Heretics, by Cuban novelist Leonardo Padura, featuring former Havana police officer Mario Conde, is an intelligent and largely successful balancing act of historical epic—the relationship of a Rembrandt sketch and its European Jewish family owners the Kaminskys from 1648 to its disappearance in 1939 after the family’s failed attempt to enter Cuba and escape Nazi Germany—and a gritty, almost hardboiled mystery.
Conde, charming and impoverished, earns a meager living as a finder of rare books for an entrepreneurial book dealer who, knowing Conde’s past life, sends wealthy American artist Elias Kaminsky to his door to hire Conde as a private detective with the promise of a strange tale and fat fees. The missing Rembrandt has reappeared at a prestigious London auction house where it is expected to fetch $2 million, and Elias, the grandson of its last known legal owner, wants to know where the painting has been and if it had anything to do with his father’s exodus to America in 1958.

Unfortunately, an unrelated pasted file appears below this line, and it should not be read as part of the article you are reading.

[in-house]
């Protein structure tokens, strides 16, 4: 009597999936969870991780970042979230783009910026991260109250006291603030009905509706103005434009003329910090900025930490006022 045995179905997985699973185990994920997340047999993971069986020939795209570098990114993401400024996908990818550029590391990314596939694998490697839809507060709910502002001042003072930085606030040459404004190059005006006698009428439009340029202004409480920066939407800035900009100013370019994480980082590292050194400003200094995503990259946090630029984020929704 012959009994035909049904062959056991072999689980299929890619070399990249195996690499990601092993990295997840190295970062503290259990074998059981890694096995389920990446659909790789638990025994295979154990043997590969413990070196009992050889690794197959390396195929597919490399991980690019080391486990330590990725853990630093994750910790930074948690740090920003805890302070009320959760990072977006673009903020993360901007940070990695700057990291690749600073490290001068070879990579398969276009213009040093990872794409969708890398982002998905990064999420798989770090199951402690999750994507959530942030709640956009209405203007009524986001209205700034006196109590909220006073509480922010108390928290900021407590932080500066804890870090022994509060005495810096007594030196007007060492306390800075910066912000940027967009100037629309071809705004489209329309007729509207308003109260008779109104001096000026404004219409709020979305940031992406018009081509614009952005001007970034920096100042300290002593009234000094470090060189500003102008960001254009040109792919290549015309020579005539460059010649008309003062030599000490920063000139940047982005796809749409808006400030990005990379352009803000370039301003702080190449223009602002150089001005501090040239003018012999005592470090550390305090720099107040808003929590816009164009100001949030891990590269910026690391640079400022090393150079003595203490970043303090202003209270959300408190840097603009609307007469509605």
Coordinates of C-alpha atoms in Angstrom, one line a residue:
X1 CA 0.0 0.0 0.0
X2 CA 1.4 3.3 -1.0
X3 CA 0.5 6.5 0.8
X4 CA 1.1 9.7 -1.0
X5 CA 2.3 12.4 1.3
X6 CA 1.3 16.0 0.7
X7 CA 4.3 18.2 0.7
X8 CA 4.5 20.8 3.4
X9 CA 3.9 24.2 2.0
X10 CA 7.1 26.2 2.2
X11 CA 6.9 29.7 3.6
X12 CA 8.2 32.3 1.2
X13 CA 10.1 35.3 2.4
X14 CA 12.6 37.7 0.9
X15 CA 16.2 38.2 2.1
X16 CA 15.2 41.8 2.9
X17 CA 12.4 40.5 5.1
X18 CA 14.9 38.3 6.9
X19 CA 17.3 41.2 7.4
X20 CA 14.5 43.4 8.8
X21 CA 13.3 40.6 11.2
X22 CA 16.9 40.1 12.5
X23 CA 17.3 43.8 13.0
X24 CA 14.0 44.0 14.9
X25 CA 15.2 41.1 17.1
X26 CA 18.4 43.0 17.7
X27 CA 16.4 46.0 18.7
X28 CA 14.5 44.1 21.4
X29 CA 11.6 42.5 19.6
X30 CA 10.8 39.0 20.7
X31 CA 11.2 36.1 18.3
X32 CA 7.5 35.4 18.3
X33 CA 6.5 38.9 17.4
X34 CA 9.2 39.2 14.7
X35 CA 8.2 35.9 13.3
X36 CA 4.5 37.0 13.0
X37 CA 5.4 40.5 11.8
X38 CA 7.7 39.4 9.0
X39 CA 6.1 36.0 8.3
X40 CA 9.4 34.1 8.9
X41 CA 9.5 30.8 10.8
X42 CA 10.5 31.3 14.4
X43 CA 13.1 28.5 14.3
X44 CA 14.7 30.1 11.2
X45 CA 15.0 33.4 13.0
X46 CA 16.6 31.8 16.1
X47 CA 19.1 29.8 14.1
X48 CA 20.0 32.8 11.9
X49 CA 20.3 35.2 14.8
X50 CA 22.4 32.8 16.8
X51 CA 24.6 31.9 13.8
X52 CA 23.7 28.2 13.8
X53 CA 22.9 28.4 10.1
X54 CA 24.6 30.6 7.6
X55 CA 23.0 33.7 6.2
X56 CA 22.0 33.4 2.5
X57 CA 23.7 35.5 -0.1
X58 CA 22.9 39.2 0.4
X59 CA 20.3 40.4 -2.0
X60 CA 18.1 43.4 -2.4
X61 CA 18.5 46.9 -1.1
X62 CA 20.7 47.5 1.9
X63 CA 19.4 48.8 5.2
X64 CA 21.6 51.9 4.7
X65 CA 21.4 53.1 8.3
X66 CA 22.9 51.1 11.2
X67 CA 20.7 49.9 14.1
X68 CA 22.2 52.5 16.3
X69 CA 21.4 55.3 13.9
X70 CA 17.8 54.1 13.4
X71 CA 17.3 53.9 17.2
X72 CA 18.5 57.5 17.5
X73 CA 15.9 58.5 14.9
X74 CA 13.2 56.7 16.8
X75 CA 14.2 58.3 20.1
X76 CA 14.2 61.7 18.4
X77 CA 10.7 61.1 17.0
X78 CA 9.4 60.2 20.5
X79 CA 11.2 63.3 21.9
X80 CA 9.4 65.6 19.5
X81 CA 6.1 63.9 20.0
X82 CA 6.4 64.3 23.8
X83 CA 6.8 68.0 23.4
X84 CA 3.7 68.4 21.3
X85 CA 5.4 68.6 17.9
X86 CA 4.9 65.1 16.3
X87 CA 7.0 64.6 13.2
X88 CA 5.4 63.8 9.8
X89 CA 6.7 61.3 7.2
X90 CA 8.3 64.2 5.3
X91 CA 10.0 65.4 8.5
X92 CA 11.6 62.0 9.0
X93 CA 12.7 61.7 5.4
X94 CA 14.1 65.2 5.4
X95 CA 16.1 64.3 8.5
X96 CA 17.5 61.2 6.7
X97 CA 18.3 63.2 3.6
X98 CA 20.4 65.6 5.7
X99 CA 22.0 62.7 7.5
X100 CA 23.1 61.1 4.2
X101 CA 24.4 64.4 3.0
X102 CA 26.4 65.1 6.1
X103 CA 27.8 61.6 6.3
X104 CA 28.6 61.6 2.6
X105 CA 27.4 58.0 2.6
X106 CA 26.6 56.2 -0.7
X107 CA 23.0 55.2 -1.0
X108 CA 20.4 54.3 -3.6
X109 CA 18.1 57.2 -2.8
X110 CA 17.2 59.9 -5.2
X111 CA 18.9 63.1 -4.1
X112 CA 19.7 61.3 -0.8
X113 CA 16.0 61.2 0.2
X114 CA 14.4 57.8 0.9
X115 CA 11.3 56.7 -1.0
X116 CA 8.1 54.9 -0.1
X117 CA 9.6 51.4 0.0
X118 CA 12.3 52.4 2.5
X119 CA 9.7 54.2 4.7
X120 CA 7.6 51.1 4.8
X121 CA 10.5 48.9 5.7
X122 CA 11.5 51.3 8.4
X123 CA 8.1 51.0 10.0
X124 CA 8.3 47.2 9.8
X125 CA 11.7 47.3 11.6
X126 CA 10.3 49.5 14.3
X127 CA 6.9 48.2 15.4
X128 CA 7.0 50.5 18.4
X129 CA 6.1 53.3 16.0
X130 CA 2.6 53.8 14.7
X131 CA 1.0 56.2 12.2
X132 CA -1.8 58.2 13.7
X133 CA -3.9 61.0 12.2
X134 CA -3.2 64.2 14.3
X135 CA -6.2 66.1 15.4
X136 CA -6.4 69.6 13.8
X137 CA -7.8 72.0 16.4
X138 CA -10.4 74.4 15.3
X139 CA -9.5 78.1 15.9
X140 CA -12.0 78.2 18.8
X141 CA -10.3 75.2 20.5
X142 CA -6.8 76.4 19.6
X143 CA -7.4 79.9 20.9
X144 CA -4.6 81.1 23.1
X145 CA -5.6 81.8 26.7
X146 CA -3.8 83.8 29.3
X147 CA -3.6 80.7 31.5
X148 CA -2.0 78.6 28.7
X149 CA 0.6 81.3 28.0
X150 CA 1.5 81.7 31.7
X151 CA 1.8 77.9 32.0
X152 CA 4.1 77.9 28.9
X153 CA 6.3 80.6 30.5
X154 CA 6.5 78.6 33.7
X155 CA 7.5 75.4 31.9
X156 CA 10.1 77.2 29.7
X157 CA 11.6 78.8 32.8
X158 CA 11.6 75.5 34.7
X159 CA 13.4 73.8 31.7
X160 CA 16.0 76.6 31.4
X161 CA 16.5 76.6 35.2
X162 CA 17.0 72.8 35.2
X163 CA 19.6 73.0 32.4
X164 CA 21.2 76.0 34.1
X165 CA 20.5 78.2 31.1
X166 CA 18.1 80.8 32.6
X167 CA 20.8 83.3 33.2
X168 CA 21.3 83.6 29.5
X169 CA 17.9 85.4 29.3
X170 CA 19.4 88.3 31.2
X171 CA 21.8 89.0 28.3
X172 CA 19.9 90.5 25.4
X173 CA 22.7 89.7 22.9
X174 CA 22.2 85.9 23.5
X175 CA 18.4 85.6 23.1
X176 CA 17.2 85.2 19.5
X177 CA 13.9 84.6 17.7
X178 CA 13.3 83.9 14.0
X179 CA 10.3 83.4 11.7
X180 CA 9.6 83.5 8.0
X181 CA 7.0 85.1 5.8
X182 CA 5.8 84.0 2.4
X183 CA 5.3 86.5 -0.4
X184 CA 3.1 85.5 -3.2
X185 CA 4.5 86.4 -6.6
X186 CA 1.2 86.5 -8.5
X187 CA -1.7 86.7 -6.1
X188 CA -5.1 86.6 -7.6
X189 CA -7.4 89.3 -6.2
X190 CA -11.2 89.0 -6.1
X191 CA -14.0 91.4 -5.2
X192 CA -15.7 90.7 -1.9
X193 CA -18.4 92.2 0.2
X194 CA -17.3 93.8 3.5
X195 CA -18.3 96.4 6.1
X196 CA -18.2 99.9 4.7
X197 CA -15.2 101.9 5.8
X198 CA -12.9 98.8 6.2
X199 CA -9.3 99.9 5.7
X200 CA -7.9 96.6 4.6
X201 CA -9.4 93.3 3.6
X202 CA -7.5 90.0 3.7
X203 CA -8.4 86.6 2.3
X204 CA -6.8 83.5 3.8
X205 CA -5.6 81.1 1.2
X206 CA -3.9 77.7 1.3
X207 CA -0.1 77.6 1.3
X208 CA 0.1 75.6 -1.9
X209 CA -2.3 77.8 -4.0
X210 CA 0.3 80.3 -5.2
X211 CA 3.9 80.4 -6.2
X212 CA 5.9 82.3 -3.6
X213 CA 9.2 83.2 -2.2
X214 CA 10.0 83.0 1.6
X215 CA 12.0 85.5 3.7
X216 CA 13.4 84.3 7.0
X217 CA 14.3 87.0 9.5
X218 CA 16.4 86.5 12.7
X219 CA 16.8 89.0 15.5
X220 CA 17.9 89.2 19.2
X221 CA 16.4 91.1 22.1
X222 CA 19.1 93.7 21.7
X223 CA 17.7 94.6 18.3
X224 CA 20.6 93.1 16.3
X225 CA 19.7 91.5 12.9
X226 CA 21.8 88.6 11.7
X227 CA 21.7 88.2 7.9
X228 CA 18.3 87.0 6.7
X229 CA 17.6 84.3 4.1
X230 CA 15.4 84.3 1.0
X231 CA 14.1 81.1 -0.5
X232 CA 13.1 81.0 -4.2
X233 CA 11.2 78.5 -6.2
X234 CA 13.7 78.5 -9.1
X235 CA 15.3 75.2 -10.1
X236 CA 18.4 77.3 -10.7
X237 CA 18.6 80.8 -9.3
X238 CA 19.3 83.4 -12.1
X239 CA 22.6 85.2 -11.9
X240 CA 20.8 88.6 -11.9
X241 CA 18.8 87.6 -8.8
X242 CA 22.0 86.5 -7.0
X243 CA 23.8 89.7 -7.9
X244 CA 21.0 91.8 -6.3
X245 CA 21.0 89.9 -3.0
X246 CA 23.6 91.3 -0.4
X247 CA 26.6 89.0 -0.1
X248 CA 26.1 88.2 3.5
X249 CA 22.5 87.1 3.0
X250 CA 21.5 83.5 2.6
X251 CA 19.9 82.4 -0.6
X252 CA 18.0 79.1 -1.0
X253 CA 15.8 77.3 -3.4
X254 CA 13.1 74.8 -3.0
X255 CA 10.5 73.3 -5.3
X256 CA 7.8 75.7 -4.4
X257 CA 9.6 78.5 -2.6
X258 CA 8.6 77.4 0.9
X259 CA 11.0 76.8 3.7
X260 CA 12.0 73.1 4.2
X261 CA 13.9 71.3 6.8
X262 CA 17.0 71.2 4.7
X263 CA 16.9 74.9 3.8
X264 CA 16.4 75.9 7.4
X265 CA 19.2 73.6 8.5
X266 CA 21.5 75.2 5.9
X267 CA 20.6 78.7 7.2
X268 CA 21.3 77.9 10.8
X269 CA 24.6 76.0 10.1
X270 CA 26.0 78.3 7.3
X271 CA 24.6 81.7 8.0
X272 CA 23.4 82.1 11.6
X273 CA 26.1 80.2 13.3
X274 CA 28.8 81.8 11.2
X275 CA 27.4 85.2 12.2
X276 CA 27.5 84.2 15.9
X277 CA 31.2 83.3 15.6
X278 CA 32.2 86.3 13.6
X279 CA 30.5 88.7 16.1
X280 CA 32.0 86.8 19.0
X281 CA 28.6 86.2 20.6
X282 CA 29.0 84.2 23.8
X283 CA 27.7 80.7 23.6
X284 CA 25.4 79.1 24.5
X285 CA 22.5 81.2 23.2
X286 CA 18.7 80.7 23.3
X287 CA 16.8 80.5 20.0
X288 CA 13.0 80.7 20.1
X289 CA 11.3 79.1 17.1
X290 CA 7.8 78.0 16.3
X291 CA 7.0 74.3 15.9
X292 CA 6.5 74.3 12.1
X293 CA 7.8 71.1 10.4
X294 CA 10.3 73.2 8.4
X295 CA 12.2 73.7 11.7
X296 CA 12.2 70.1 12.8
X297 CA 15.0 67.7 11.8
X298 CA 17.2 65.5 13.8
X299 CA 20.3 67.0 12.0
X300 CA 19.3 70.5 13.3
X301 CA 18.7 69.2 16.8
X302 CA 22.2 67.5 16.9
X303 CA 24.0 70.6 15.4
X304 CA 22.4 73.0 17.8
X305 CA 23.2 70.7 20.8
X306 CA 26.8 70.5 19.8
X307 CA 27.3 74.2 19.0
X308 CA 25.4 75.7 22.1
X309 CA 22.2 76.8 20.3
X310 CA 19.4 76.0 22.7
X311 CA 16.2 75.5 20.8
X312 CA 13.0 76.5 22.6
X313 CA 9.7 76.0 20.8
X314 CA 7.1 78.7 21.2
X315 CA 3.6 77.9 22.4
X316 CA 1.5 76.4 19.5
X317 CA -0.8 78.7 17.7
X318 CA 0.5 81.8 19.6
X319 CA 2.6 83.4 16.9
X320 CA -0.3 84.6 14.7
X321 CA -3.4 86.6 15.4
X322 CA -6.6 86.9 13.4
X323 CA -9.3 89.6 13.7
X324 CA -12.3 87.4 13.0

The painting’s story, which is really that of the Kaminsky family, moves back and forth in time, from place to place—Havana, Krakow, Miami—sketching a fascinating tale as broad as the human experience with enough meaning and detail to keep academics busy for years. An alluring mystery, a well-described Havana, and the likable Mario Conde are Heretics’ major strengths as a crime novel. Its only flaw is its robust length, which acts to rob the narrative’s immediacy, and, in so doing, flattens its hardboiled appeal.